UnHinched: Conversations with IndyCar stars at James Hinchcliffe’s bus at the Indy 500


In a new video series called “UnHinched”, IndyCar on NBC analyst James Hinchcliffe sat down in his bus at Indianapolis Motor Speedway for conversations with several NTT IndyCar Series drivers.

Defending series champion Alex Palou was among the most revealing interviews with Hinchcliffe as the Chip Ganassi Racing driver went into detail about his disappointment in finishing second to Helio Castroneves in the 2021 Indy 500.

During the conversation (video below), Palou also discusses:

–The career support from his father, who took him to Formula One races at Barcelona;

–How he became a fan of Michael Schumacher over Fernando Alonso

–His family background (including a mother who isn’t as much of a racing fan).

–His recent marriage and owning a coffee shop in Spain with his wife;

–How he met Chip Ganassi Racing after qualifying for his first Indy 500;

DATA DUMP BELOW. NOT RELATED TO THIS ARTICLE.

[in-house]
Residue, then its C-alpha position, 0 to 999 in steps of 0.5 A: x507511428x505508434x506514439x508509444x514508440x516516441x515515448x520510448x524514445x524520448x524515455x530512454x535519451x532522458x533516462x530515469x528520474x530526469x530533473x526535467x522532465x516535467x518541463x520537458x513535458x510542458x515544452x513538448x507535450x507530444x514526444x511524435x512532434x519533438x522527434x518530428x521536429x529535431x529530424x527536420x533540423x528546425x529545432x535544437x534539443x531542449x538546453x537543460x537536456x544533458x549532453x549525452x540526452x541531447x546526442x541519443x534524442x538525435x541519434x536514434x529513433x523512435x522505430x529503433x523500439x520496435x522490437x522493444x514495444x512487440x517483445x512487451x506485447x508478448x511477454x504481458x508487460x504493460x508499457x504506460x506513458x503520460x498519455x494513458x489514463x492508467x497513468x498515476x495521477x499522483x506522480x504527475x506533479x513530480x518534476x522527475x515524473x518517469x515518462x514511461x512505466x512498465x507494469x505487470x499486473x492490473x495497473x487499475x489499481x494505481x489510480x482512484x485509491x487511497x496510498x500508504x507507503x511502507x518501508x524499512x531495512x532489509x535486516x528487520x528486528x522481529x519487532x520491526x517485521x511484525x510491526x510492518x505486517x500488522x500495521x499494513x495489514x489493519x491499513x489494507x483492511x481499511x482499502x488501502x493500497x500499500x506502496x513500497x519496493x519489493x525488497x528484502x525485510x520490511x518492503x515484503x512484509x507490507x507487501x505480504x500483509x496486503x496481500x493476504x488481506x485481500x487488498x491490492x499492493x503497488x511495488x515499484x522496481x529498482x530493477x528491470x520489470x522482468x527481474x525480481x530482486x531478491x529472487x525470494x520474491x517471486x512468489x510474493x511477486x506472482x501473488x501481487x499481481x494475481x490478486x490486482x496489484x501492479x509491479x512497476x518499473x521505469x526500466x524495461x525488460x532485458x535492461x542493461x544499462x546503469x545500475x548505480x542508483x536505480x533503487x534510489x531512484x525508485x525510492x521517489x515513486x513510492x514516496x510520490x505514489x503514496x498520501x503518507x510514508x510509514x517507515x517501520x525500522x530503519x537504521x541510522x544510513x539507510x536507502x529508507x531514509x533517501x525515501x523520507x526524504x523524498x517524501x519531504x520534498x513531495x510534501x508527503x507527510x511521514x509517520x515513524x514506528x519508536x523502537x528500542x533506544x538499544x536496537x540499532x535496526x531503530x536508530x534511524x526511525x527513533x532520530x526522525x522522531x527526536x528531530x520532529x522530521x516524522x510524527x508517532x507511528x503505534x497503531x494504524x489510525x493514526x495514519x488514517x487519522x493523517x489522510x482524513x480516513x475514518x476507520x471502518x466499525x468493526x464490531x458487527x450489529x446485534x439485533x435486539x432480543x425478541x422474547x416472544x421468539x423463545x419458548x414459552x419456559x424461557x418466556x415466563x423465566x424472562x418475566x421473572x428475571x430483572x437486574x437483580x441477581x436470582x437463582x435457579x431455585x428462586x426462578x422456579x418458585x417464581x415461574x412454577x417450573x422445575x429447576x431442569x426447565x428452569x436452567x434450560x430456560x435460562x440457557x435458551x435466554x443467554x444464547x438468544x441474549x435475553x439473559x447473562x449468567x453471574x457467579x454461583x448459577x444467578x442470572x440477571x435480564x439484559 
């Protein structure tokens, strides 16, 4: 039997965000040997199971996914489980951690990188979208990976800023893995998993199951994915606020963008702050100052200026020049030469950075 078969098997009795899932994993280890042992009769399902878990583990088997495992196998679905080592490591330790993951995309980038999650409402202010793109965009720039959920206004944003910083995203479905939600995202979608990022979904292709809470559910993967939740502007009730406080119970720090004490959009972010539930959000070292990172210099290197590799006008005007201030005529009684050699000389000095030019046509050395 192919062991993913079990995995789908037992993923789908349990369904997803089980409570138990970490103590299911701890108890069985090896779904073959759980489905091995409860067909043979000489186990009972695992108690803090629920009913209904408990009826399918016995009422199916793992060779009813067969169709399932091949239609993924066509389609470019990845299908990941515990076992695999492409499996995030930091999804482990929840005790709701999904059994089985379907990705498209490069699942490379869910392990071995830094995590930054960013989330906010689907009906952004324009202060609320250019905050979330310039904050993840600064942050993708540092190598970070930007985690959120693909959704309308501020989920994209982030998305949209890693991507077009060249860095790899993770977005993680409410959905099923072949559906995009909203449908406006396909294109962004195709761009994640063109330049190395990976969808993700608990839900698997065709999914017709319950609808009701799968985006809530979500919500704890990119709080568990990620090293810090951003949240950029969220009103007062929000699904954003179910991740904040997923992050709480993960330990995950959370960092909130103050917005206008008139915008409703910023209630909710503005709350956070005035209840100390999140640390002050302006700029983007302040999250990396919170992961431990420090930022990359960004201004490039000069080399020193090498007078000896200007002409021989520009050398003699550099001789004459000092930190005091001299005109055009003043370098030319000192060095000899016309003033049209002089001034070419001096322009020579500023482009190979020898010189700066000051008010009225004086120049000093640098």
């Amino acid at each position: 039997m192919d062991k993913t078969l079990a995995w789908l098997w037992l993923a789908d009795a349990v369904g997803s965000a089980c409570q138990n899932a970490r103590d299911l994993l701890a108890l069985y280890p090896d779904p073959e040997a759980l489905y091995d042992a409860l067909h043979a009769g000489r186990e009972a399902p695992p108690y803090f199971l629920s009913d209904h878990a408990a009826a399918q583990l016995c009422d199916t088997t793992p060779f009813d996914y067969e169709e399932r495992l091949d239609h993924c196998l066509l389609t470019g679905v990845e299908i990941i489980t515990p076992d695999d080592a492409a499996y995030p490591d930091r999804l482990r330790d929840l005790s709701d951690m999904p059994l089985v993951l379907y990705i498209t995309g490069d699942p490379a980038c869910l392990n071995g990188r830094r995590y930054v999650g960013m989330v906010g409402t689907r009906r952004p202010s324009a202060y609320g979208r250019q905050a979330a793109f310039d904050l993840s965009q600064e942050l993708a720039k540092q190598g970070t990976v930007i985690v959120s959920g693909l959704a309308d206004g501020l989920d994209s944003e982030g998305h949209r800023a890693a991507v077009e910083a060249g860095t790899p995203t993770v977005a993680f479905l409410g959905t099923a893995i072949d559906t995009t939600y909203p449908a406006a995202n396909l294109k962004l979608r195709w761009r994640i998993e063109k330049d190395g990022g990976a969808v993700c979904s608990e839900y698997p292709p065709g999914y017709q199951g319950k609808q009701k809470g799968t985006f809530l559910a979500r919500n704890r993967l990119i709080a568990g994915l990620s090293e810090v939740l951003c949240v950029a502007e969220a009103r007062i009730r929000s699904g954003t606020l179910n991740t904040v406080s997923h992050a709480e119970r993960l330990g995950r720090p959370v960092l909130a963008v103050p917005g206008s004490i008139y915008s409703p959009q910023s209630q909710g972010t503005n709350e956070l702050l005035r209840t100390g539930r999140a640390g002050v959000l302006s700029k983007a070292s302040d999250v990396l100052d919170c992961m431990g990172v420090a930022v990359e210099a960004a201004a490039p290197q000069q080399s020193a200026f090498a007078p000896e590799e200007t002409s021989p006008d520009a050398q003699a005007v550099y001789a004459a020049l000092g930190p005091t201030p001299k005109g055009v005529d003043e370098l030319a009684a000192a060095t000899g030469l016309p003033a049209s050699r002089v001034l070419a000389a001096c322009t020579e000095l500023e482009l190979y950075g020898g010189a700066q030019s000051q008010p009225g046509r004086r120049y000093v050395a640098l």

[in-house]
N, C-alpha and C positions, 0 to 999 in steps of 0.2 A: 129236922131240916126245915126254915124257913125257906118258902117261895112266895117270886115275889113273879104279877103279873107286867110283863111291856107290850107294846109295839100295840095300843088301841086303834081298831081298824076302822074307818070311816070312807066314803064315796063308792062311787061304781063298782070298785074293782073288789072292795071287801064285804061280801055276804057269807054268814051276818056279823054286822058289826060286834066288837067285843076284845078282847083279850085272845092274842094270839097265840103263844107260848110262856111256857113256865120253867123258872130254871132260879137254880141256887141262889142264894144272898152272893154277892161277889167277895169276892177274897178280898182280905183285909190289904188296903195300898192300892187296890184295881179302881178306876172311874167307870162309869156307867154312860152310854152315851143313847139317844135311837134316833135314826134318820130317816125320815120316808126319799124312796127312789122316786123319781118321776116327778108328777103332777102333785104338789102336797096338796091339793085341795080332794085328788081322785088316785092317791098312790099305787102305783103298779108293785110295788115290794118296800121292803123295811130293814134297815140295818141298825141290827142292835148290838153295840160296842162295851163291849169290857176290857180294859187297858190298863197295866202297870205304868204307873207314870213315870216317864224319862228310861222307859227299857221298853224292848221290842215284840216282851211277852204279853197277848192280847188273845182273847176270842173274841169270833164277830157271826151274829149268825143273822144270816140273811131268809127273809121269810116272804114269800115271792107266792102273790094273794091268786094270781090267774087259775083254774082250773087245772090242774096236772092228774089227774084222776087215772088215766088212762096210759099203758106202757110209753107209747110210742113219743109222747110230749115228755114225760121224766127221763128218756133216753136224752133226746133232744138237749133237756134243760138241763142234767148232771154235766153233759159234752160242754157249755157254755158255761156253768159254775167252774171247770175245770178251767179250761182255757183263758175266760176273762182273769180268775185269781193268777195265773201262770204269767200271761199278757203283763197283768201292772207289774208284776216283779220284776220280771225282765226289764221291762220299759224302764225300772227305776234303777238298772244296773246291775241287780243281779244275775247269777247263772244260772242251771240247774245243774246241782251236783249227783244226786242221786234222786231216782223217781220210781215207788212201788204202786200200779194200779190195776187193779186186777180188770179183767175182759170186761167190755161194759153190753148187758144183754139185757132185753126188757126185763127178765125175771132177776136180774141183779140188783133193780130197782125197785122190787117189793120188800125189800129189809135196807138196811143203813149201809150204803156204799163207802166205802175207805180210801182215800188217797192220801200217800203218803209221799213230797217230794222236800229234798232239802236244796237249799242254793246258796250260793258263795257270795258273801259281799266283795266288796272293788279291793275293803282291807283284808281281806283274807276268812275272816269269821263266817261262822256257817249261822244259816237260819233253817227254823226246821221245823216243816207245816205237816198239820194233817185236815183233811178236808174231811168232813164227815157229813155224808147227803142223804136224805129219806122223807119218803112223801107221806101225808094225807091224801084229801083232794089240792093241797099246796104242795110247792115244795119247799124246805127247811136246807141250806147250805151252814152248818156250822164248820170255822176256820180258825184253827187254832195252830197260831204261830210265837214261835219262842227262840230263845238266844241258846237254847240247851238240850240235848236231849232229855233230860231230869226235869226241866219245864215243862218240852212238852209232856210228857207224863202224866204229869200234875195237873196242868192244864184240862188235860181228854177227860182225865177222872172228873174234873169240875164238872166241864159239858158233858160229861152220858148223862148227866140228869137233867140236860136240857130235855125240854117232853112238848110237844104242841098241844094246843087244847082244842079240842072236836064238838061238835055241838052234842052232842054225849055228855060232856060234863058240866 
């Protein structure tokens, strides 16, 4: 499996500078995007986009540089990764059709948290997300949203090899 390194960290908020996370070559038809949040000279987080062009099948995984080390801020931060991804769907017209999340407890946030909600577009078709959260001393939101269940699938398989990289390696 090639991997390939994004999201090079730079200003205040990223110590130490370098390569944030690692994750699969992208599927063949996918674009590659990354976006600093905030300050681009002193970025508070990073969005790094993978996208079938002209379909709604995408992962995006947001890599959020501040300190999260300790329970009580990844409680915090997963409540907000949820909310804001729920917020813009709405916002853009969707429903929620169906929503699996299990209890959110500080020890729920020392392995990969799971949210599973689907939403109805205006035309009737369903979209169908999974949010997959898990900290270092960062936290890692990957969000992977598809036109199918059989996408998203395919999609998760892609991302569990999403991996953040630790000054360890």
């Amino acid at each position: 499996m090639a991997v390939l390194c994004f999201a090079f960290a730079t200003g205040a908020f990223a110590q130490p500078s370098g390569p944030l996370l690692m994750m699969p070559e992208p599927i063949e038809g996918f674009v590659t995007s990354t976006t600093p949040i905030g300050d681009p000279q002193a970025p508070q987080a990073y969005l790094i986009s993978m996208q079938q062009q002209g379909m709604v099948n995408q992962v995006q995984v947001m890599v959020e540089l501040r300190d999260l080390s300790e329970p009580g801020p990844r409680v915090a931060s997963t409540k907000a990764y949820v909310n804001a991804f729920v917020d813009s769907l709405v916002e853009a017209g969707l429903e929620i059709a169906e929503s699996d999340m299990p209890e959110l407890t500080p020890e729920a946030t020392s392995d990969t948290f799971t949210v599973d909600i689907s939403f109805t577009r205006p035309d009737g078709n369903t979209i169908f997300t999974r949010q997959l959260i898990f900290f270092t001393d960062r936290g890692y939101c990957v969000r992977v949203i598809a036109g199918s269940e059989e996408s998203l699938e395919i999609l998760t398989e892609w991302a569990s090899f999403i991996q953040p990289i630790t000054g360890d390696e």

–What he has learned from Scott Dixon about saving fuel

Hinchcliffe also sat down with Jimmie Johnson, Pato O’Ward, Tony Kanaan, Conor Daly and Graham Rahal.

All of the IndyCar driver sitdowns are available at NBCSports.com and on the Motorsports on NBC YouTube channel.

Click here to watch UnHinched with rising star O’Ward of Arrow McLaren SP on his Indy 500 helmet design, his upbringing in Mexico and Texas, his career progression from Indy Lights to IndyCar, his flirtation with F1 and the possibility of an IndyCar race in his native country.

Click here to watch UnHinched with seven-time NASCAR Cup Series champion Johnson on how he knew he’d be running the Indy 500 this year.

Click here to watch UnHinched with 2004 IndyCar champion and 2013 Indy 500 winner Kanaan on some of his best and worst moments in IndyCar and the Indy 500;

Click here to watch UnHinched with Indiana native and Ed Carpenter Racing driver Daly, on humble beginnings in racing, family connections, bus lot pranks and why Indianapolis Motor Speedway is his favorite place on earth.

Click here to watch UnHinched with six-time IndyCar winner Rahal on the plans for his racing future and family while increasing his role in an ownership role at Rahal Letterman Lanigan Racing.

Max Verstappen could clinch second F1 title with victory in Singapore Grand Prix

Max Verstappen F1 Singapore

While last year’s intense Formula One title battle went to the wire and captivated the world of sport, this year’s F1 championship long has seemed a procession for Max Verstappen that could end Sunday in the Singapore Grand Prix.